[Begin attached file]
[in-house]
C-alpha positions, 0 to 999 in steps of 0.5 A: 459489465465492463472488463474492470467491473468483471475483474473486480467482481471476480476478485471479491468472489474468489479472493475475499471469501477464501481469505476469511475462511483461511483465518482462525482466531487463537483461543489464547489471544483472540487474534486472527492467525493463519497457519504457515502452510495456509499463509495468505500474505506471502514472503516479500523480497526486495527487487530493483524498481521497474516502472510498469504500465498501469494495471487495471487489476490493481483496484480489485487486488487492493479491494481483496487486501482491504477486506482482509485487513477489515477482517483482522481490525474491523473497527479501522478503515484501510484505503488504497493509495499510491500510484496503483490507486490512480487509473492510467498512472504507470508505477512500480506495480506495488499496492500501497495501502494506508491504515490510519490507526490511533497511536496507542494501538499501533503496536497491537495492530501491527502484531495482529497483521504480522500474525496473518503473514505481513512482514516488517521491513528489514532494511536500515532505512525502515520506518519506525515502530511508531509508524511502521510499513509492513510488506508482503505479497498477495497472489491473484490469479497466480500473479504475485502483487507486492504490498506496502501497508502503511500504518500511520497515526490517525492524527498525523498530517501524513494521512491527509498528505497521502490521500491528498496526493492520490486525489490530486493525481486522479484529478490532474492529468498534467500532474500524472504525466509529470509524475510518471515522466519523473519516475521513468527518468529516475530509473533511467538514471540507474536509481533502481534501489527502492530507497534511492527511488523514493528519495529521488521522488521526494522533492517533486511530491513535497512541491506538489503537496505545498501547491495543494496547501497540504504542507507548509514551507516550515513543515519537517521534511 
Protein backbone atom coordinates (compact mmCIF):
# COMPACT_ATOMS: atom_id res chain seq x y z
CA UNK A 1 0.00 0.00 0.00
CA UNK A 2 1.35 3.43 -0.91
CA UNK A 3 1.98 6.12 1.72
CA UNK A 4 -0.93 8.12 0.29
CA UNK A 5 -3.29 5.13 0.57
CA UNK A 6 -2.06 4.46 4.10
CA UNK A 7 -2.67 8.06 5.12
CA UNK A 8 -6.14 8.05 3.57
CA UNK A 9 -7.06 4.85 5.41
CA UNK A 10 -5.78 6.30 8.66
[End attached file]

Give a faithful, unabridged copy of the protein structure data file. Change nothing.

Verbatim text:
[in-house]
C-alpha positions, 0 to 999 in steps of 0.5 A: 459489465465492463472488463474492470467491473468483471475483474473486480467482481471476480476478485471479491468472489474468489479472493475475499471469501477464501481469505476469511475462511483461511483465518482462525482466531487463537483461543489464547489471544483472540487474534486472527492467525493463519497457519504457515502452510495456509499463509495468505500474505506471502514472503516479500523480497526486495527487487530493483524498481521497474516502472510498469504500465498501469494495471487495471487489476490493481483496484480489485487486488487492493479491494481483496487486501482491504477486506482482509485487513477489515477482517483482522481490525474491523473497527479501522478503515484501510484505503488504497493509495499510491500510484496503483490507486490512480487509473492510467498512472504507470508505477512500480506495480506495488499496492500501497495501502494506508491504515490510519490507526490511533497511536496507542494501538499501533503496536497491537495492530501491527502484531495482529497483521504480522500474525496473518503473514505481513512482514516488517521491513528489514532494511536500515532505512525502515520506518519506525515502530511508531509508524511502521510499513509492513510488506508482503505479497498477495497472489491473484490469479497466480500473479504475485502483487507486492504490498506496502501497508502503511500504518500511520497515526490517525492524527498525523498530517501524513494521512491527509498528505497521502490521500491528498496526493492520490486525489490530486493525481486522479484529478490532474492529468498534467500532474500524472504525466509529470509524475510518471515522466519523473519516475521513468527518468529516475530509473533511467538514471540507474536509481533502481534501489527502492530507497534511492527511488523514493528519495529521488521522488521526494522533492517533486511530491513535497512541491506538489503537496505545498501547491495543494496547501497540504504542507507548509514551507516550515513543515519537517521534511 
Protein backbone atom coordinates (compact mmCIF):
# COMPACT_ATOMS: atom_id res chain seq x y z
CA UNK A 1 0.00 0.00 0.00
CA UNK A 2 1.35 3.43 -0.91
CA UNK A 3 1.98 6.12 1.72
CA UNK A 4 -0.93 8.12 0.29
CA UNK A 5 -3.29 5.13 0.57
CA UNK A 6 -2.06 4.46 4.10
CA UNK A 7 -2.67 8.06 5.12
CA UNK A 8 -6.14 8.05 3.57
CA UNK A 9 -7.06 4.85 5.41
CA UNK A 10 -5.78 6.30 8.66